When I tapped on the Detox icon, a list of three traits appeared: ‘UV Light Resistance’, ‘Airborne Particulates’, and ‘Hazardous Chemicals’. I read that I was at high risk of skin cancer from UV light, and was advised to wear sunscreen, even if I had dark skin.

I was pleased to see in Hazardous Chemicals that I had a high genetic ability for detoxification. This meant I could eat chargrilled meat without worrying much about ‘heterocyclic amines’, although I have to admit they hadn’t been a priority, as I’d never heard of them before. A quick Google search revealed that they were a potential cause of cancer, so I was pleased to know they wouldn’t be a problem for me.

The next section was Allergies, which included ‘Lactose Intolerance’, ‘Gluten Intolerance’, ‘Salt Sensitivity’, ‘Alcohol Sensitivity’, ‘Caffeine Sensitivity’ and ‘Nicotine Sensitivity’. I saw that I was likely to have high sensitivity to caffeine, which might manifest in symptoms like anxiety and insomnia. As I often have trouble sleeping, caffeine moderation was a helpful piece of advice to have, especially now that I now knew it was directly relevant to me.

As a cheese lover I was delighted to see my result for Lactose intolerance was ‘Low Risk’, meaning I could keep dairy in my diet. I was also interested to see that I was likely to suffer from gluten intolerance, and I was advised to avoid grains like wheat, barley and rye, as they can cause a wide range of digestive issues. I’d never considered cutting gluten out before, but in light of my results thought it would be an interesting experiment to see if I felt better without it.

Results Section: Mentality and Profile

Mentality was an intriguing section, and I was excited to see how my genes might be affecting certain traits of my personality. This section screened six genes to find variants associated with character traits. I found I had a ‘Warrior’ variant of one gene (shown below), which indicated I was less likely to be exploratory, but more likely to have a high pain threshold and resilience to stress. In contradiction to this, another two results revealed I was likely to have average pain sensitivity and anxiety related traits, which was a little confusing.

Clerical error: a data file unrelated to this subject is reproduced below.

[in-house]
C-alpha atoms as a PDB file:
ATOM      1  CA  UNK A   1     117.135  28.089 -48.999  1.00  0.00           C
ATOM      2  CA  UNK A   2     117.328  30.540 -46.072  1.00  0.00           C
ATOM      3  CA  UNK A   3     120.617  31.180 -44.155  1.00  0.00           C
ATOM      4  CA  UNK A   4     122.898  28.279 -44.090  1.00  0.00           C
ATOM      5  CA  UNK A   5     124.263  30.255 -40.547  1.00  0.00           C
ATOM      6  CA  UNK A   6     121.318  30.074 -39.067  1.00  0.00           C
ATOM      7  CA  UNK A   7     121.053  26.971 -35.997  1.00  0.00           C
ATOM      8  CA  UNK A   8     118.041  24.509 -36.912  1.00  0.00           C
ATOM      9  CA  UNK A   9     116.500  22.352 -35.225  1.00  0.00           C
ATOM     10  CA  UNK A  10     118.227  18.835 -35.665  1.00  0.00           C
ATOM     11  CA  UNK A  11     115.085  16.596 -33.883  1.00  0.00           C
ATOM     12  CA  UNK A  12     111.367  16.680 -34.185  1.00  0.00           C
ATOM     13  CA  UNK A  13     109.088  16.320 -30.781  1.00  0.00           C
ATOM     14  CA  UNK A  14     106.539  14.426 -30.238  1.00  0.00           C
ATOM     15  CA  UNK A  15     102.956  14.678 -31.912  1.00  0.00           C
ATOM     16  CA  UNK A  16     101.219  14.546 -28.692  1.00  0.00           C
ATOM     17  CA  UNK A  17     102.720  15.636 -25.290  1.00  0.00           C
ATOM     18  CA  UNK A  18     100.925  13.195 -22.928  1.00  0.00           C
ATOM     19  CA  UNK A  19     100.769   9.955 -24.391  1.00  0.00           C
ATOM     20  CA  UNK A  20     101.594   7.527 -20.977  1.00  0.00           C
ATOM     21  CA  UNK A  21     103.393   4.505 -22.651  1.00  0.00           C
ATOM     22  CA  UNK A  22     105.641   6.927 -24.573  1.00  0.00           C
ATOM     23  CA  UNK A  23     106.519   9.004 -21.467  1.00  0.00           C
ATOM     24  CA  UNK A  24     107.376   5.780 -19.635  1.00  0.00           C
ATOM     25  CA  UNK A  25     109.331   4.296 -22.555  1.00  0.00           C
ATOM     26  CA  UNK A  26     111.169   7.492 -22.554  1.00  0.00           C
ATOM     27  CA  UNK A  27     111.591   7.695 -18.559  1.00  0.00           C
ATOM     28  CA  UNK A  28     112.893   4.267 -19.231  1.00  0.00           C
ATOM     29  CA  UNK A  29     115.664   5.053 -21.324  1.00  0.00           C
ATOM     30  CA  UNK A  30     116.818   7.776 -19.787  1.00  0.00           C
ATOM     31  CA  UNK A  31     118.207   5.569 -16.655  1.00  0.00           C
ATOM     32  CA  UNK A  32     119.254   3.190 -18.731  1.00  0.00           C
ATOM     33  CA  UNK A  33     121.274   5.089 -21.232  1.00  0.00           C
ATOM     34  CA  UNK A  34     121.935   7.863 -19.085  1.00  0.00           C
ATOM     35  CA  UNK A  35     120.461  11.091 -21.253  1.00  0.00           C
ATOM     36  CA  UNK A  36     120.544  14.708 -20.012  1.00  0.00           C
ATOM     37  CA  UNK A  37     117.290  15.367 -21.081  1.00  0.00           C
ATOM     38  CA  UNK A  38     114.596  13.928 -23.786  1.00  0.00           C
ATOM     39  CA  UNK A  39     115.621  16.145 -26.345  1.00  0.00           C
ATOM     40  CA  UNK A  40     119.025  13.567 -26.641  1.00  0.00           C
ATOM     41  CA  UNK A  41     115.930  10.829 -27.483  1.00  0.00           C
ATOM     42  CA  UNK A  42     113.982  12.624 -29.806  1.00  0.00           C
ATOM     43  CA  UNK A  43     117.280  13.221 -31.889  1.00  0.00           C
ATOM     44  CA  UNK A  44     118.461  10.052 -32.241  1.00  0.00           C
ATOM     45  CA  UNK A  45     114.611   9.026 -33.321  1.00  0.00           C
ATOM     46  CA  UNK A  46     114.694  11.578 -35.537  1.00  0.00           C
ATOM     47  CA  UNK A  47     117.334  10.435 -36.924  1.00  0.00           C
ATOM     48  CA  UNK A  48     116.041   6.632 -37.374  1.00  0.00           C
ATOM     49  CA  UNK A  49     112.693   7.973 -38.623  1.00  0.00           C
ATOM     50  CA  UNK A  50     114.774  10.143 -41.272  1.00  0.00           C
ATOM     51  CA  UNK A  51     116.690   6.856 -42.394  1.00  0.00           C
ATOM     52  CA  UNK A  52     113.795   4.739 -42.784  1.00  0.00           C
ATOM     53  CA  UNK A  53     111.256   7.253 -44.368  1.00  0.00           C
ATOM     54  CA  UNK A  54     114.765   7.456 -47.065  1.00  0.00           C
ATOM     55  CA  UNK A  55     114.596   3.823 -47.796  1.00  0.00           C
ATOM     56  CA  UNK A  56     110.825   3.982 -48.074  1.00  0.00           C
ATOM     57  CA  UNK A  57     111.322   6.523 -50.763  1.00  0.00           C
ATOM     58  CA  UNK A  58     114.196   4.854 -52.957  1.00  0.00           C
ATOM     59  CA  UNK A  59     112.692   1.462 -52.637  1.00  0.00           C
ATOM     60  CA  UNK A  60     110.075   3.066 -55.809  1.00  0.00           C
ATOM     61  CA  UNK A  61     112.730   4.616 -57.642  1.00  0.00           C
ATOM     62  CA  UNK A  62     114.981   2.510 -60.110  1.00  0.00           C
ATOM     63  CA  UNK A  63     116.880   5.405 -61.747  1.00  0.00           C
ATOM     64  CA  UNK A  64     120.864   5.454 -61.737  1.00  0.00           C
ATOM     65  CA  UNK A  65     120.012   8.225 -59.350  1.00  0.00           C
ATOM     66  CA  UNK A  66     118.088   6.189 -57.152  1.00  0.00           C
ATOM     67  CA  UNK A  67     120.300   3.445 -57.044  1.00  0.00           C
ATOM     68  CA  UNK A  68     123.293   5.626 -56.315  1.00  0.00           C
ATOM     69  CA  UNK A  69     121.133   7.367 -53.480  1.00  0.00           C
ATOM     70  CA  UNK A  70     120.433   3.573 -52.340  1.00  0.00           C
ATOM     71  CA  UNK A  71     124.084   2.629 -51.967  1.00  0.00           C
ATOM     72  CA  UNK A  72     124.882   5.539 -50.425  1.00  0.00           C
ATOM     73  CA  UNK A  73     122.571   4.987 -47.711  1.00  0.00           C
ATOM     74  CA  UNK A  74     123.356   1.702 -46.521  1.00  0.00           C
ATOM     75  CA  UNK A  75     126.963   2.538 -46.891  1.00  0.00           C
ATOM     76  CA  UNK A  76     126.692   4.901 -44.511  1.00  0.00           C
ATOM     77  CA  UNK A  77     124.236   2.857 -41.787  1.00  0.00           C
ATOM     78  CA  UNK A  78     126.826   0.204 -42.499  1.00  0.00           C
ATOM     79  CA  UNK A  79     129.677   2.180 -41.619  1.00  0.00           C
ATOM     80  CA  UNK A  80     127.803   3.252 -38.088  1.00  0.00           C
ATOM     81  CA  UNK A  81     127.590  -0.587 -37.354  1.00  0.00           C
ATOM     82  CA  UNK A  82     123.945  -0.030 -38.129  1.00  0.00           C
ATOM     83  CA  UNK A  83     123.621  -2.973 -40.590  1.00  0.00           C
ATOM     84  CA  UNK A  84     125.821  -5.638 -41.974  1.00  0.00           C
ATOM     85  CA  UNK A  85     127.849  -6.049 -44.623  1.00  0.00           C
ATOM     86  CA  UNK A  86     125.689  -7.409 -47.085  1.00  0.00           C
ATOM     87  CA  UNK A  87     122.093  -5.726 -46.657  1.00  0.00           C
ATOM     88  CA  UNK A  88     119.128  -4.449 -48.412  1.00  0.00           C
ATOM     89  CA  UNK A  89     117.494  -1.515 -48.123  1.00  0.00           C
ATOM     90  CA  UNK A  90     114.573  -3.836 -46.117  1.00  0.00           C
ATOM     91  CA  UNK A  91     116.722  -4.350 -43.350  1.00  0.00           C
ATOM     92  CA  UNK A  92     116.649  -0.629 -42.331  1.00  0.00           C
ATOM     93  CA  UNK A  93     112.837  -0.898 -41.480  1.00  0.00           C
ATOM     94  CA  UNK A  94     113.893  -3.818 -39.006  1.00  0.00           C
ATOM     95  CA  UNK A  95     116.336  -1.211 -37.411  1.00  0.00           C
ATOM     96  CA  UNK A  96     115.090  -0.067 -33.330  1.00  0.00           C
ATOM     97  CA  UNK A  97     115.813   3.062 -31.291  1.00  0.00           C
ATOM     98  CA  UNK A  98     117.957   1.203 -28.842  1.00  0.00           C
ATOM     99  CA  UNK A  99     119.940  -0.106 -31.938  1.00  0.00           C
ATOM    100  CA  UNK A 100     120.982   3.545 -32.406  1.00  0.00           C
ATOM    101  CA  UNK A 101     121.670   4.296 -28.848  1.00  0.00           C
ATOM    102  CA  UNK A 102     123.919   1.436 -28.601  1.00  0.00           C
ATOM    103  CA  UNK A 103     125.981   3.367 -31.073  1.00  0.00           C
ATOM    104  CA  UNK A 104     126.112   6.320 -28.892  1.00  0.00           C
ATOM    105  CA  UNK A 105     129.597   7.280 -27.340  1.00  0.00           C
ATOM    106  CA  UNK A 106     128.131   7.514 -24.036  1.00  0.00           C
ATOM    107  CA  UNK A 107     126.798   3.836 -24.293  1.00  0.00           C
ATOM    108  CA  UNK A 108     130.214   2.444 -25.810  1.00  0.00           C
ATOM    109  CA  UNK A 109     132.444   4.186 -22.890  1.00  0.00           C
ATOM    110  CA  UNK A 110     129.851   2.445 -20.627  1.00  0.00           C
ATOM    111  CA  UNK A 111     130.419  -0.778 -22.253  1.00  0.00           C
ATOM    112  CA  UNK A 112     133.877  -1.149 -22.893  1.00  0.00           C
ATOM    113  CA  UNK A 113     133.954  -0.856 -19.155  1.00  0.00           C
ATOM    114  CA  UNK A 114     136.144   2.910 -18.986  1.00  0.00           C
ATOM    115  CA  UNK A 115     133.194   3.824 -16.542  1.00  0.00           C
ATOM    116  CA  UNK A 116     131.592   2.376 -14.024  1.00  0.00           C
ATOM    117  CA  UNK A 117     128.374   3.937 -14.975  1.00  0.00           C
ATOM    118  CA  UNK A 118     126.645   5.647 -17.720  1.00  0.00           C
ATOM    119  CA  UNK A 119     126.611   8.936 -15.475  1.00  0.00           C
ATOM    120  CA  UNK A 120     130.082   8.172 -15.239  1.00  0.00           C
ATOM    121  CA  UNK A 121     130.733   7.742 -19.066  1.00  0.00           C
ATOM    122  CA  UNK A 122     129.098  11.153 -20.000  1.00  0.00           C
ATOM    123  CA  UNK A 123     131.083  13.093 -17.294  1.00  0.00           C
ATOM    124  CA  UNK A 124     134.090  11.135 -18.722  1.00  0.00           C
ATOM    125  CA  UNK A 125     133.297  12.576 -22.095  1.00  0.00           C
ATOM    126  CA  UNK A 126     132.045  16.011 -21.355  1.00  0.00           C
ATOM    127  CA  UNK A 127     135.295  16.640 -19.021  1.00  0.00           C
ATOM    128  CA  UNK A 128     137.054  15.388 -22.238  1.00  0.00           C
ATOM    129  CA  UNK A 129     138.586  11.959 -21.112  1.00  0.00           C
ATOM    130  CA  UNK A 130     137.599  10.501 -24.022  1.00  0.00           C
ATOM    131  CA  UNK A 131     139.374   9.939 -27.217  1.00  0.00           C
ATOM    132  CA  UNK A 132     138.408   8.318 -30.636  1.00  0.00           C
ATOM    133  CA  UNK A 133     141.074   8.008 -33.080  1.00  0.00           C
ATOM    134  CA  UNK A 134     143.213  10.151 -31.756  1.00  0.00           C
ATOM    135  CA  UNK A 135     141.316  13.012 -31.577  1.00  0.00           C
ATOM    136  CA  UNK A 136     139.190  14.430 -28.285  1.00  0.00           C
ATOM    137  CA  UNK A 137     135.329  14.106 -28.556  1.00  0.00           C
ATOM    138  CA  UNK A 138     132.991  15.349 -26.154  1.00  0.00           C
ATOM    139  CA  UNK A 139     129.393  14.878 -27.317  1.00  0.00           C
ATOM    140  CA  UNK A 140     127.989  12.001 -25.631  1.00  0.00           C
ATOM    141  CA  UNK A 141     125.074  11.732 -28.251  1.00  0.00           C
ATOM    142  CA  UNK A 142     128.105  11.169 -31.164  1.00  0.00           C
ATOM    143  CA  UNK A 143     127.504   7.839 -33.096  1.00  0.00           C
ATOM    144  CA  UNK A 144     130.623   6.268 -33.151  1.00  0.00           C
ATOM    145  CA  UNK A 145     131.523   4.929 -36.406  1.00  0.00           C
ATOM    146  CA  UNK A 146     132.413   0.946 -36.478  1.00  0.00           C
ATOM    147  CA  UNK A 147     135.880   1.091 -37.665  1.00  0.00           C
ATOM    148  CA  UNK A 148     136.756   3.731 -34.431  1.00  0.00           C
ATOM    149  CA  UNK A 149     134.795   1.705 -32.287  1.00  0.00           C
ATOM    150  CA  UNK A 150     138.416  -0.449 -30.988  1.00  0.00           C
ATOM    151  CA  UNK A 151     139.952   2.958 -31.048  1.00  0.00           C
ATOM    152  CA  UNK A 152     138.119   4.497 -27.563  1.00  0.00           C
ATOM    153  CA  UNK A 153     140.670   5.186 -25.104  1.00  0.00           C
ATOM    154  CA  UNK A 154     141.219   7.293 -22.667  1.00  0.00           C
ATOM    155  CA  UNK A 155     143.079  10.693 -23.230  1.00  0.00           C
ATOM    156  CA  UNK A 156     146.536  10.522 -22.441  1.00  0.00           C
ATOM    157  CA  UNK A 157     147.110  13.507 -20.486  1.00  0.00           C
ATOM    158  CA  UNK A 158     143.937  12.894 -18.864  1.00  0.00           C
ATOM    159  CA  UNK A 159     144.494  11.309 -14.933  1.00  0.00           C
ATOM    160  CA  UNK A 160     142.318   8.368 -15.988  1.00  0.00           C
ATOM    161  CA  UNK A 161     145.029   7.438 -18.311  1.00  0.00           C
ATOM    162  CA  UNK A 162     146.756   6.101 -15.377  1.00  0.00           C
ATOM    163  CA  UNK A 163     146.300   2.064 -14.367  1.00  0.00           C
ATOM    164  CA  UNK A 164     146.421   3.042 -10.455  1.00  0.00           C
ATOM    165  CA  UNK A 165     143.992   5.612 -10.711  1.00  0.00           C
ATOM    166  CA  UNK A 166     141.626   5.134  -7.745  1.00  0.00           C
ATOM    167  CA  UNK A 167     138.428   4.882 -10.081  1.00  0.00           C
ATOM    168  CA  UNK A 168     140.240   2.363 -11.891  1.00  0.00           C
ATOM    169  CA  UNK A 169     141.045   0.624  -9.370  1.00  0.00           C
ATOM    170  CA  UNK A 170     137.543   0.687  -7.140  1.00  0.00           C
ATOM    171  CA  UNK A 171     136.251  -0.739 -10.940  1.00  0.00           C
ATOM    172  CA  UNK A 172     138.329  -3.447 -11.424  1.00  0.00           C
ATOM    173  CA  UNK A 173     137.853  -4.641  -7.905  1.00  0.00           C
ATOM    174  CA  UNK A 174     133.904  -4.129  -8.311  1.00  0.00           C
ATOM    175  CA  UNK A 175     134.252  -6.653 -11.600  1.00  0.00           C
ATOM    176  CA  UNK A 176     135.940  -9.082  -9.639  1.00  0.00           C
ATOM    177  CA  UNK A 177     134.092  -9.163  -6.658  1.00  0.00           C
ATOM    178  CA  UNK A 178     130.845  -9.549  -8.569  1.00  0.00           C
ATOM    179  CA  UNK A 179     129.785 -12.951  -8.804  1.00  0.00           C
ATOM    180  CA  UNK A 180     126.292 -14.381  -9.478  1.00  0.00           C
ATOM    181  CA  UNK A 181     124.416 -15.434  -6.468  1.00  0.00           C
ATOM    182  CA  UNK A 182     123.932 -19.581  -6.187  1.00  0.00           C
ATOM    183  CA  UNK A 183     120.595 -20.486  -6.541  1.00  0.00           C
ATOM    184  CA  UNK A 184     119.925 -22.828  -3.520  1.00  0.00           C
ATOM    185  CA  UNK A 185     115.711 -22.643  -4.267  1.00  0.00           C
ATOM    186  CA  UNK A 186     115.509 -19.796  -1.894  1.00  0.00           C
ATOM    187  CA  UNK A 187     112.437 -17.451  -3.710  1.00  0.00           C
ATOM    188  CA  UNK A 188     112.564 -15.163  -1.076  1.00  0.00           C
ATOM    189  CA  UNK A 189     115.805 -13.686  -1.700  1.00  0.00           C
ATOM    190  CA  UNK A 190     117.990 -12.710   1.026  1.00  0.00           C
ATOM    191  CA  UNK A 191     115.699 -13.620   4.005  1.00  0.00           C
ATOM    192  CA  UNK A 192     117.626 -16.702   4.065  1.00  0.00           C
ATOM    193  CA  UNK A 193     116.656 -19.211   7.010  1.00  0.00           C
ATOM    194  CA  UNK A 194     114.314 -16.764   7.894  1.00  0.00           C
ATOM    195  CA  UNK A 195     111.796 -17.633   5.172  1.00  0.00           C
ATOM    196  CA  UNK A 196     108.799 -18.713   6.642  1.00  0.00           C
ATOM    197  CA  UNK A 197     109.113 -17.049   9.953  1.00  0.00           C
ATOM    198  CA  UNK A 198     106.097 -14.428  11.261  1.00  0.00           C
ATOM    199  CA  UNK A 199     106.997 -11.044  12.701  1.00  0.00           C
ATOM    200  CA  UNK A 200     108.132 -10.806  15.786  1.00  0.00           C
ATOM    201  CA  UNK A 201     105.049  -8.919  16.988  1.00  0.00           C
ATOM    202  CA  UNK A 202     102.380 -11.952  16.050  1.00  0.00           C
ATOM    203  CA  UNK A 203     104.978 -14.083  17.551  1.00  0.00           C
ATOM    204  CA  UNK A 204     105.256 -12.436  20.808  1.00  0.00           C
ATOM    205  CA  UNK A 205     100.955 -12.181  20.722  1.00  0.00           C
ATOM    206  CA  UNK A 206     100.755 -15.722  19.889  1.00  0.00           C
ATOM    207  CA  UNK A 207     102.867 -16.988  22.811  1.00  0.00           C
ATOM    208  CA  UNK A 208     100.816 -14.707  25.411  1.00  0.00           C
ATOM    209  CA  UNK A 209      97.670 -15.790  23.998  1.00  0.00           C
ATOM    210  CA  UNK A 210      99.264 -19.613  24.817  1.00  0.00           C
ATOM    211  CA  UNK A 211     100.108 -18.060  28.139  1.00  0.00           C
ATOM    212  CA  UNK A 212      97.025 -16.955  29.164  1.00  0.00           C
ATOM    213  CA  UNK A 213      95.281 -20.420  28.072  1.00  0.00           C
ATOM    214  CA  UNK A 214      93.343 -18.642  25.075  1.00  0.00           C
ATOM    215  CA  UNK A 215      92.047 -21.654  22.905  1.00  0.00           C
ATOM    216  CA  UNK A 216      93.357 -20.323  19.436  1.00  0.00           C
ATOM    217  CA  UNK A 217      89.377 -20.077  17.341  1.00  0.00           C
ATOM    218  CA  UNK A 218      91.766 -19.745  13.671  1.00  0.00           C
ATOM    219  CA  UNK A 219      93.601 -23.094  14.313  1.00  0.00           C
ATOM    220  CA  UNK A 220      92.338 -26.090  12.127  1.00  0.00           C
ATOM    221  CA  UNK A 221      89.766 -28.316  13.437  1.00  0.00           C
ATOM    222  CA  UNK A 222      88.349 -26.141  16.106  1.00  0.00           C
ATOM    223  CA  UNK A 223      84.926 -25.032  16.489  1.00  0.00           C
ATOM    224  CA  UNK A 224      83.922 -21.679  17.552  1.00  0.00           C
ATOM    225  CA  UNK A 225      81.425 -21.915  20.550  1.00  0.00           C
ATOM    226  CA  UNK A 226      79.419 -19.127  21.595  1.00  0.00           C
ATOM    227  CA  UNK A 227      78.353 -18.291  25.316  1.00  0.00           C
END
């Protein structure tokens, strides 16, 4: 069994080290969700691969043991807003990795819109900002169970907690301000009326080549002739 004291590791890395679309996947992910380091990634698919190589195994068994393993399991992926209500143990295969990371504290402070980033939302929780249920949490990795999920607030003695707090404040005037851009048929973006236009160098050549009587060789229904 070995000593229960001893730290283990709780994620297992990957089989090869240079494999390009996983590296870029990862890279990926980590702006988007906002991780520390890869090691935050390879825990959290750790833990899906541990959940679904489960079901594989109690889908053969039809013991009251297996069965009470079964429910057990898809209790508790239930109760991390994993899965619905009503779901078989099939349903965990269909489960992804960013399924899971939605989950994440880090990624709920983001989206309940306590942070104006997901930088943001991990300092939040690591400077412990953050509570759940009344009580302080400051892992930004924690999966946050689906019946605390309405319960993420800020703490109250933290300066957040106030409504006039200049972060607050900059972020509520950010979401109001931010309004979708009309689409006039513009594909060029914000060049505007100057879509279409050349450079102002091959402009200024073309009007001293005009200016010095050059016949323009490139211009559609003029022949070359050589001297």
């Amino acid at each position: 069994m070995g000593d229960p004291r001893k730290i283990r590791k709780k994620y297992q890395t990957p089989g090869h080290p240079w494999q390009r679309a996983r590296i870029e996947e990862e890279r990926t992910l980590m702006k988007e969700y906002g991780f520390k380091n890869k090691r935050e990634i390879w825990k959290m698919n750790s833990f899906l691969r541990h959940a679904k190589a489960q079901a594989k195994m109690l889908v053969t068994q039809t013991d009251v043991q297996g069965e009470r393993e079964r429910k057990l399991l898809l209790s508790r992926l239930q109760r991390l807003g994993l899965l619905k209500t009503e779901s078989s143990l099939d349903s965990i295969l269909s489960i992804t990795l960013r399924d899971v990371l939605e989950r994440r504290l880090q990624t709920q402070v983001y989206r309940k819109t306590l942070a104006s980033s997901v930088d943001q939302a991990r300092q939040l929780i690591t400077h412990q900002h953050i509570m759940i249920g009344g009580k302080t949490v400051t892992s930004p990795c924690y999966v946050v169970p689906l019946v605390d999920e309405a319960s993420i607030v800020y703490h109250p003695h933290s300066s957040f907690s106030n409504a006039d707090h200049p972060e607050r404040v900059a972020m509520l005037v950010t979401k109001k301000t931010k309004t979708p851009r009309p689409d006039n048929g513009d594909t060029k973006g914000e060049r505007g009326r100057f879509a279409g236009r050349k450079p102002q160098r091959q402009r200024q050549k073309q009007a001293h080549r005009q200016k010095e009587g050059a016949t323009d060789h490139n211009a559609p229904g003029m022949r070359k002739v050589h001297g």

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My Mentality results.

My Mentality results.

I also found I had high susceptibility to novelty and thrill seeking. It was a bit concerning to read I might have reduced memory abilities and was less effective at learning to avoid errors.

I was interested to read my profile as well, which gave me an estimation of my appearance. DNA Doctor predicted, to my dismay, that I had increased risk of male pattern baldness. I also read what was left of my hair was likely to be curly, that I would likely have brown eyes and a typical number of moles and freckles. I wouldn’t describe my hair as curly, but not dead straight either and the rest was spot on. However, I was a little alarmed to read I had a 70% higher risk of developing obesity, which was even more of an incentive to begin my new diet.


DNA Doctor is a great app if you want a wide range of results, although I found it lacked the level of detail I was hoping for. Despite having to do a little of my own research to translate my results into practical advice, I felt the app offered a great starting point for anyone looking for a more targeted approach to dieting, fitness and health. Overall, I found DNA Doctor easy to use and was really impressed with how much more information I was able to get out of my genetic data.

See a description of this DNA test from BioStatus Health >